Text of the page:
Princesses: Perfectly Pleasant or Potentially Perilous?

Recently, many articles have surfaced on the web concerning the visuals and message the Disney princesses and their stories present. (I’ve included links to a few below.)  Peggy Orenstein has written 4 books and numerous articles about women and girls coming of age.  Her most recent, Cinderella At My Daughter, considers what “girlie-girl” culture may be doing to our daughters.  I haven’t read Ms. Orenstein’s books yet, so I can’t anticipate how they’ll influence my opinion.

What I can say is that media always has, and always will, have an effect on children and all those who consume it.  I don’t believe that any one person can say how it will impact an individual child, but studies are certainly worth reading.  First and foremost, I would remind parents that the way they model how to approach a variety of experiences, materials and interactions, is perhaps the biggest influence on their children.  I would add that it is a parent’s responsibility to expose their children to the vast opportunities and experiences that are available in our world.  As an educator, I believe it is incredibly important for parents to follow their children’s lead.  Most interests can be parlayed into multiple learning areas that benefit a child.  Rather than forbidding your children from watching these “princesses,” why not talk to them about the aspects that are fairytales and the parts whose values and morals you believe in.  I encourage parents to have trucks, baby dolls, heroes and heroines, available for all young children, boy or girl.  The way we play and behave, the quantity of time, the quality of the experience and the involvement of a treasured adult, will undoubtedly send our sons and daughters a most powerful message.  I’ll get back to you after I’ve read the book…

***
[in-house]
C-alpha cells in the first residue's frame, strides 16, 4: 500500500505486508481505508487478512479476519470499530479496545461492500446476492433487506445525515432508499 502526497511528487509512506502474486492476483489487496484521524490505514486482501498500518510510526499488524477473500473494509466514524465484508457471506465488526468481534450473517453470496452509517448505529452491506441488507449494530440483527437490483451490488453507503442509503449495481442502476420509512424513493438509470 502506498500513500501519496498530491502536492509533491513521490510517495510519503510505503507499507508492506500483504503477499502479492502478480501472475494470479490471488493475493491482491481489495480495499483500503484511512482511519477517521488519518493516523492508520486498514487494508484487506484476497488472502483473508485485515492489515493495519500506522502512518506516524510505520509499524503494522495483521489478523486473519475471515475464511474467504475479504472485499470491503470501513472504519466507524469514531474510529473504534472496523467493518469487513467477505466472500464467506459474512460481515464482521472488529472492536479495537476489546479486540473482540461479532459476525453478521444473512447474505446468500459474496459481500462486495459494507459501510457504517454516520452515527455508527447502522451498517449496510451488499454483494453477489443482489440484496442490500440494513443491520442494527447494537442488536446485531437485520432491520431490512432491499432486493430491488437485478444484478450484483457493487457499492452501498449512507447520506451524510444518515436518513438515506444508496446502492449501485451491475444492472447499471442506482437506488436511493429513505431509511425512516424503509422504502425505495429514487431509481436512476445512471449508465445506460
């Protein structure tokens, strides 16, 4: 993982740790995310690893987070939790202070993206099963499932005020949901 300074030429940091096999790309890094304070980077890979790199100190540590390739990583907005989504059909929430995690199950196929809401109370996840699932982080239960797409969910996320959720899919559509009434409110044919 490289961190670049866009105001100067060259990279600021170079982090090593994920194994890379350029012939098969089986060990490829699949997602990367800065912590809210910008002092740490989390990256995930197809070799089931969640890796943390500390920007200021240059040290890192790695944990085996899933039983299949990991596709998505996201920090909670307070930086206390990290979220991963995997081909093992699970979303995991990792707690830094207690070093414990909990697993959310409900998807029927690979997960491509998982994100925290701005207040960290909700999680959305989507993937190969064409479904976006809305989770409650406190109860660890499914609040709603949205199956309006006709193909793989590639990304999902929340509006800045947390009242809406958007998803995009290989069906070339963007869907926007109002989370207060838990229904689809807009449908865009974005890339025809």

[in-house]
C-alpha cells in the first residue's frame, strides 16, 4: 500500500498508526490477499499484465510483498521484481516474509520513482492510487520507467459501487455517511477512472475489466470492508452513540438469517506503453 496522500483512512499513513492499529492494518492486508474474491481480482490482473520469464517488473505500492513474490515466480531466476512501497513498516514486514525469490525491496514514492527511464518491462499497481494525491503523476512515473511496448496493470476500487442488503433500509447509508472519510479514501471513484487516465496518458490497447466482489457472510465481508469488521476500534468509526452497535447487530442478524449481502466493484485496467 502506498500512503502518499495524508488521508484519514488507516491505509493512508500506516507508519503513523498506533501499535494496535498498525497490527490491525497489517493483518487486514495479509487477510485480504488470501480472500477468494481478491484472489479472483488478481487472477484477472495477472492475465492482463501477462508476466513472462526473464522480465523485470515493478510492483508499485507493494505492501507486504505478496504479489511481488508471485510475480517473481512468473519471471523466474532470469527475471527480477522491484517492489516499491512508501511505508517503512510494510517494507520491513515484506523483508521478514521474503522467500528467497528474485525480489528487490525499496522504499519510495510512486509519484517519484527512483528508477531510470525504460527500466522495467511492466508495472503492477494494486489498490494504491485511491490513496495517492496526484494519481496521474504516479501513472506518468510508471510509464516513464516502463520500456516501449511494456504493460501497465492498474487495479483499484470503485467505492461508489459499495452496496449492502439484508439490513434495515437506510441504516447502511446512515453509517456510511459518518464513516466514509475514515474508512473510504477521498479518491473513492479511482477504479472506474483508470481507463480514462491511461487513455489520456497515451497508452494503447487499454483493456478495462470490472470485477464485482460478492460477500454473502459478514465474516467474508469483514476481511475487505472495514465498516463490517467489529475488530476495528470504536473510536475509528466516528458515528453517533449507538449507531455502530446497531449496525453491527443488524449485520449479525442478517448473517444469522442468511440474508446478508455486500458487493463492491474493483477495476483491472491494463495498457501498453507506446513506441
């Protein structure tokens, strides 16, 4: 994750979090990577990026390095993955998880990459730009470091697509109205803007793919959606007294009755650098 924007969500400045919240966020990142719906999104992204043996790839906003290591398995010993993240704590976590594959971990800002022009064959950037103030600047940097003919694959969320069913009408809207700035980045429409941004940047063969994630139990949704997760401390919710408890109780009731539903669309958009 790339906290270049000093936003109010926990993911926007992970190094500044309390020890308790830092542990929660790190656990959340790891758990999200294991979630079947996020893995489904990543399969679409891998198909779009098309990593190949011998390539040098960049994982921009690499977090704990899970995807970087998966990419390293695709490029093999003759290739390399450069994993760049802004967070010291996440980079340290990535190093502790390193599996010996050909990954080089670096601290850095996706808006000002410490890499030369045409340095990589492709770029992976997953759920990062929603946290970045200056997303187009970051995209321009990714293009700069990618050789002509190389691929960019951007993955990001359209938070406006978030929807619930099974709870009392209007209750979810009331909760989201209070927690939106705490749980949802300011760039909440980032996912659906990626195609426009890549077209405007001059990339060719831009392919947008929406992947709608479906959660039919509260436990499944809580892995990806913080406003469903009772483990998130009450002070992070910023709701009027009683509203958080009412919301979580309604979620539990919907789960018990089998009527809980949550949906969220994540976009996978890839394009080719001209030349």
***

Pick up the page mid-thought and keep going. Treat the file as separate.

Some of the articles available on the web: